Ian Horrocks spoke to the BCS on ontologies, the application of which would clearly see a true Semantic Web, but how can we apply these principles to the billions of existing Web pages?
Don't. Web pages are designed for people. For the Semantic Web we need to look at existing databases and the data in them.
To make this information useful semantically requires a sequence of events:
1. Do a model of what's in the database - which would give you an ontology you could work out on the back of an envelope. Write it in RDF Schema or OWL (the Web Ontology Language).
2. Find out who else has already got equivalent terms in an ontology. For those things use their terms instead.
3. Write down how your database connects to those things.
Using this information you can set up a Web server that runs resource description framework (RDF). A larger database could support queries.
To make all this really useful it's important that all important things - such as customers and products - have URIs (Uniform Resource Identifiers) - for example, http:// example.com/products.rdf#hairdryers - so invoices, shipping notes, product specifications and so on can refer to them.
These would all be virtual RDF files - the server would generate them on the fly and it would all be available on the Semantic Web. Then an individual could compare products directly by their specifications, weight and delivery charges, price and so on, in a way that HTML won't allow.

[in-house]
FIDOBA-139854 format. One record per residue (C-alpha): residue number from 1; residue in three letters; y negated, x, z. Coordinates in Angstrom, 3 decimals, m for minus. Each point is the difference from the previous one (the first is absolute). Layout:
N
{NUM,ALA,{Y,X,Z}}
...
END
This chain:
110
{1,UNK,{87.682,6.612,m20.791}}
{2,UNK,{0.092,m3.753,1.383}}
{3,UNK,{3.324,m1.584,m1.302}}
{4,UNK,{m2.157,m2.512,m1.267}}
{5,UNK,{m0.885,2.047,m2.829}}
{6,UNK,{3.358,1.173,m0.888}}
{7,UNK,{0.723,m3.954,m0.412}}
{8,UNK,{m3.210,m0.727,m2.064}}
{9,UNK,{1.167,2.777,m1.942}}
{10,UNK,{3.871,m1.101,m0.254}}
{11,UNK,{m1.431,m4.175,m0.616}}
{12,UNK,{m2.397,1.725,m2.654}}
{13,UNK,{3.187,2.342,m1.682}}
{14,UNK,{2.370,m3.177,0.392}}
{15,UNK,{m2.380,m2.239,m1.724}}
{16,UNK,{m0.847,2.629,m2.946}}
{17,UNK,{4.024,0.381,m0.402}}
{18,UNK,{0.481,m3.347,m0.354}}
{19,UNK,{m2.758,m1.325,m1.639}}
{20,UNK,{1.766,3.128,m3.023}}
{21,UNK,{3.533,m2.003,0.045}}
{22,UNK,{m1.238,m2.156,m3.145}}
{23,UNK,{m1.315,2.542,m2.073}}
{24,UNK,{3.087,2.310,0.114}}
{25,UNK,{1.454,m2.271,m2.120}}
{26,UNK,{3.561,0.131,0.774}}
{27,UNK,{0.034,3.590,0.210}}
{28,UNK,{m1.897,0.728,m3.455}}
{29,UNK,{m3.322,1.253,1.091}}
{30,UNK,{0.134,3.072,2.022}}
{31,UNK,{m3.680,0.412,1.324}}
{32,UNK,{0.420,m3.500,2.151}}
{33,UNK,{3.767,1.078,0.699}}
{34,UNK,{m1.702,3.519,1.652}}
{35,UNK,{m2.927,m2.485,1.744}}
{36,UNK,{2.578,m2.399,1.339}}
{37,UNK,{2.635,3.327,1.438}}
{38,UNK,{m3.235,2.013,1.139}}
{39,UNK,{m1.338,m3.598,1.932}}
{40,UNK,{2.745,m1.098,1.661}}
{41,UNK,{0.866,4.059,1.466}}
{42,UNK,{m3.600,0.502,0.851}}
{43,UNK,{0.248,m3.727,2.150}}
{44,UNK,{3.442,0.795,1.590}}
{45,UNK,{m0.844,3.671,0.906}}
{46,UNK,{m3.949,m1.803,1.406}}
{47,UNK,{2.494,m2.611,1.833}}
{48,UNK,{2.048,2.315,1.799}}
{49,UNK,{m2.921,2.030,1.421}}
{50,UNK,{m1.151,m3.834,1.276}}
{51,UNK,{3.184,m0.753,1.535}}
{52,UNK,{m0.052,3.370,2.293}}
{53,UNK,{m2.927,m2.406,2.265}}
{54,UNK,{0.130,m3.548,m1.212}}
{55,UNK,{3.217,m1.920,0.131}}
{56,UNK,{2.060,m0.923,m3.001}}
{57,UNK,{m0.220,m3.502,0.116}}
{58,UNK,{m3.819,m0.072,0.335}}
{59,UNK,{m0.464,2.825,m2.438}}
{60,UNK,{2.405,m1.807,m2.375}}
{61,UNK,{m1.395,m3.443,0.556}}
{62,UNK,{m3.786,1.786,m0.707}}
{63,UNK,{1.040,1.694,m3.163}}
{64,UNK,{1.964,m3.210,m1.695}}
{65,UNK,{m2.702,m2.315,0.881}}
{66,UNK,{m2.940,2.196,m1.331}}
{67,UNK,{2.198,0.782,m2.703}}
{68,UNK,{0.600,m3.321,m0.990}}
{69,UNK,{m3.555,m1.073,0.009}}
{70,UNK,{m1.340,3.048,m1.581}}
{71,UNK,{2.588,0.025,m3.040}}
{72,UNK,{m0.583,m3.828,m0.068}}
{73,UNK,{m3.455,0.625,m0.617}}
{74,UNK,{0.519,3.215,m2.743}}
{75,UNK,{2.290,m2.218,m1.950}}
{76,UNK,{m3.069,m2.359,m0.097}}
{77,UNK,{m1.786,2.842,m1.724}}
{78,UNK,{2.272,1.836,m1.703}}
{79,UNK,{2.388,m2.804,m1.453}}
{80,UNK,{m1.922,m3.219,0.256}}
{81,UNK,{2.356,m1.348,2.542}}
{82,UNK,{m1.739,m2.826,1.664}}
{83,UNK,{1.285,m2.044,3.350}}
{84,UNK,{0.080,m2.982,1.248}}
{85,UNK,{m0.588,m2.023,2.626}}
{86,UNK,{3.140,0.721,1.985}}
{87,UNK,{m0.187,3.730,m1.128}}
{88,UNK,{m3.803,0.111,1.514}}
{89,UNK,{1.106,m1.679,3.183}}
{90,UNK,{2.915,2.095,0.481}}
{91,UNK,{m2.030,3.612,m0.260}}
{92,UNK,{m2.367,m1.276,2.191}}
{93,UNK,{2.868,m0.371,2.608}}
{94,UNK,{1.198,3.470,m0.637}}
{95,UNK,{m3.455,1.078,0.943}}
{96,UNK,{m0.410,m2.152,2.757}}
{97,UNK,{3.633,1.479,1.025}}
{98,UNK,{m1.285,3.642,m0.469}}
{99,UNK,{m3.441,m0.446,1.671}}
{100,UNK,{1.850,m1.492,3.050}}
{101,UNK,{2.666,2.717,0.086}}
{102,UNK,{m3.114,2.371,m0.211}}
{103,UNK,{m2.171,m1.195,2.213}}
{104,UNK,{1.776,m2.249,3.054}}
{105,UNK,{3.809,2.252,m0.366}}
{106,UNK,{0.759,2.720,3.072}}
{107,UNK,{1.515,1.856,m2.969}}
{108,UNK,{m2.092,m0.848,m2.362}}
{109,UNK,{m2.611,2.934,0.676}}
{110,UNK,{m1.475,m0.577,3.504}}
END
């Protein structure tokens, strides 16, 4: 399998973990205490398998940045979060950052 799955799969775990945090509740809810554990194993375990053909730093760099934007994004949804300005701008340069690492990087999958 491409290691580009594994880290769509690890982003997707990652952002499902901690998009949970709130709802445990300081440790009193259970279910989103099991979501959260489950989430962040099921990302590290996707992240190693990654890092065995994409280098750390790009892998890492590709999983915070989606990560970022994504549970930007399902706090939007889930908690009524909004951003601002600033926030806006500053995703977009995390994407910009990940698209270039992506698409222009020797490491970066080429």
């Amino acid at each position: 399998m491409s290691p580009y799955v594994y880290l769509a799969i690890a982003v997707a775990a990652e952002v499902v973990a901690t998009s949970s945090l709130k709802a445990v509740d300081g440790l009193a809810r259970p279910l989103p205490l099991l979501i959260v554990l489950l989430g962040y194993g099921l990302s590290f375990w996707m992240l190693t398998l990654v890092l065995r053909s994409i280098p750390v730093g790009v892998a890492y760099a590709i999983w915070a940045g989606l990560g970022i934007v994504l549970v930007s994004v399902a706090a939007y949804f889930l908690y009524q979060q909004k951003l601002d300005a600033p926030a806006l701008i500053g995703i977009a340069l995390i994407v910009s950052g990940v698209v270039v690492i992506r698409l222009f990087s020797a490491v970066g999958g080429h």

In your book you mention the aim of making the Web operate more like the human brain in making unusual and richer connections between data - doesn't the Web perform that function better in a way now because of the tangential returns you get from searches? Wouldn't the ontological approach make the Web less like the human brain?
Well, the Semantic Web is about data. The Web of human ideas is served by the hypertext Web but the Semantic Web helps with machine analysis. Take the current concerns over bird flu. Is it only around agricultural areas?
Suppose we have shared terms (URIs) for latitude and longitude and time. That would allow so many forms of public and private data to be correlated. We could also combine any say, medical data, with socio-economic data from the World Bank - land use and so on.
This could co-relate bird flu information and export it to a spreadsheet and lead to serious analysis. So, where HTML provides information in a way easy for humans to read, the semantic Web will enable much better analysis of it.